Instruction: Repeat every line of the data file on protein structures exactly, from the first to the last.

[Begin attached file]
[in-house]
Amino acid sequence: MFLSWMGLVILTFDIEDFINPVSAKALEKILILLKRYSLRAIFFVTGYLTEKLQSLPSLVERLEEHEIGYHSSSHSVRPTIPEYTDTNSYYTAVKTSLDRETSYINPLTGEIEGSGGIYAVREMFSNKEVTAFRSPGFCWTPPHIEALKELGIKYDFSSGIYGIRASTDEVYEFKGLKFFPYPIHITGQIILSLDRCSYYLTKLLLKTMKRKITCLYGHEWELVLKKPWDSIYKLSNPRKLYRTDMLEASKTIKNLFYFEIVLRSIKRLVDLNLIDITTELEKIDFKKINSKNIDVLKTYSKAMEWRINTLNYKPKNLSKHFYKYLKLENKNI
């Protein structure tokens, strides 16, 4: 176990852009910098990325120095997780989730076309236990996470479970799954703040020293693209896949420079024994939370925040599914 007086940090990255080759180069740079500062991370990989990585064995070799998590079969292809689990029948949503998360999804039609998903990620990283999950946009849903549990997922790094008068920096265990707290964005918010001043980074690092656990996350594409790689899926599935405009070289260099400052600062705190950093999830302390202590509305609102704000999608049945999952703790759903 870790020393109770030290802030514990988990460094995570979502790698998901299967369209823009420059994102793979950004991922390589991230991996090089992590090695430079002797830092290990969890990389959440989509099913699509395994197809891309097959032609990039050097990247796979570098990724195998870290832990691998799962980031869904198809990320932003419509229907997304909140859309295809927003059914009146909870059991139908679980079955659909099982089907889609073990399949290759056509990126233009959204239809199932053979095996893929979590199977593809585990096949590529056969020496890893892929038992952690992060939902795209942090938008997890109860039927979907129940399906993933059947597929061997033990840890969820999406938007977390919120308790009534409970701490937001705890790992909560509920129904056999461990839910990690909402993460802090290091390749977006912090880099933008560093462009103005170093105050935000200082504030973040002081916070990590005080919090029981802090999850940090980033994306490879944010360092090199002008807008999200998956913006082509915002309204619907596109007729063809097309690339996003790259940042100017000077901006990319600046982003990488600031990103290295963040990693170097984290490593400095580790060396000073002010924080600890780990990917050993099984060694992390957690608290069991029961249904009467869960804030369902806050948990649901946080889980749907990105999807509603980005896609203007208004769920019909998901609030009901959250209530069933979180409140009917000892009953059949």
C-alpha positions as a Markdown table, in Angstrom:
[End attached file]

[in-house]
Amino acid sequence: MFLSWMGLVILTFDIEDFINPVSAKALEKILILLKRYSLRAIFFVTGYLTEKLQSLPSLVERLEEHEIGYHSSSHSVRPTIPEYTDTNSYYTAVKTSLDRETSYINPLTGEIEGSGGIYAVREMFSNKEVTAFRSPGFCWTPPHIEALKELGIKYDFSSGIYGIRASTDEVYEFKGLKFFPYPIHITGQIILSLDRCSYYLTKLLLKTMKRKITCLYGHEWELVLKKPWDSIYKLSNPRKLYRTDMLEASKTIKNLFYFEIVLRSIKRLVDLNLIDITTELEKIDFKKINSKNIDVLKTYSKAMEWRINTLNYKPKNLSKHFYKYLKLENKNI
């Protein structure tokens, strides 16, 4: 176990852009910098990325120095997780989730076309236990996470479970799954703040020293693209896949420079024994939370925040599914 007086940090990255080759180069740079500062991370990989990585064995070799998590079969292809689990029948949503998360999804039609998903990620990283999950946009849903549990997922790094008068920096265990707290964005918010001043980074690092656990996350594409790689899926599935405009070289260099400052600062705190950093999830302390202590509305609102704000999608049945999952703790759903 870790020393109770030290802030514990988990460094995570979502790698998901299967369209823009420059994102793979950004991922390589991230991996090089992590090695430079002797830092290990969890990389959440989509099913699509395994197809891309097959032609990039050097990247796979570098990724195998870290832990691998799962980031869904198809990320932003419509229907997304909140859309295809927003059914009146909870059991139908679980079955659909099982089907889609073990399949290759056509990126233009959204239809199932053979095996893929979590199977593809585990096949590529056969020496890893892929038992952690992060939902795209942090938008997890109860039927979907129940399906993933059947597929061997033990840890969820999406938007977390919120308790009534409970701490937001705890790992909560509920129904056999461990839910990690909402993460802090290091390749977006912090880099933008560093462009103005170093105050935000200082504030973040002081916070990590005080919090029981802090999850940090980033994306490879944010360092090199002008807008999200998956913006082509915002309204619907596109007729063809097309690339996003790259940042100017000077901006990319600046982003990488600031990103290295963040990693170097984290490593400095580790060396000073002010924080600890780990990917050993099984060694992390957690608290069991029961249904009467869960804030369902806050948990649901946080889980749907990105999807509603980005896609203007208004769920019909998901609030009901959250209530069933979180409140009917000892009953059949």
C-alpha positions as a Markdown table, in Angstrom: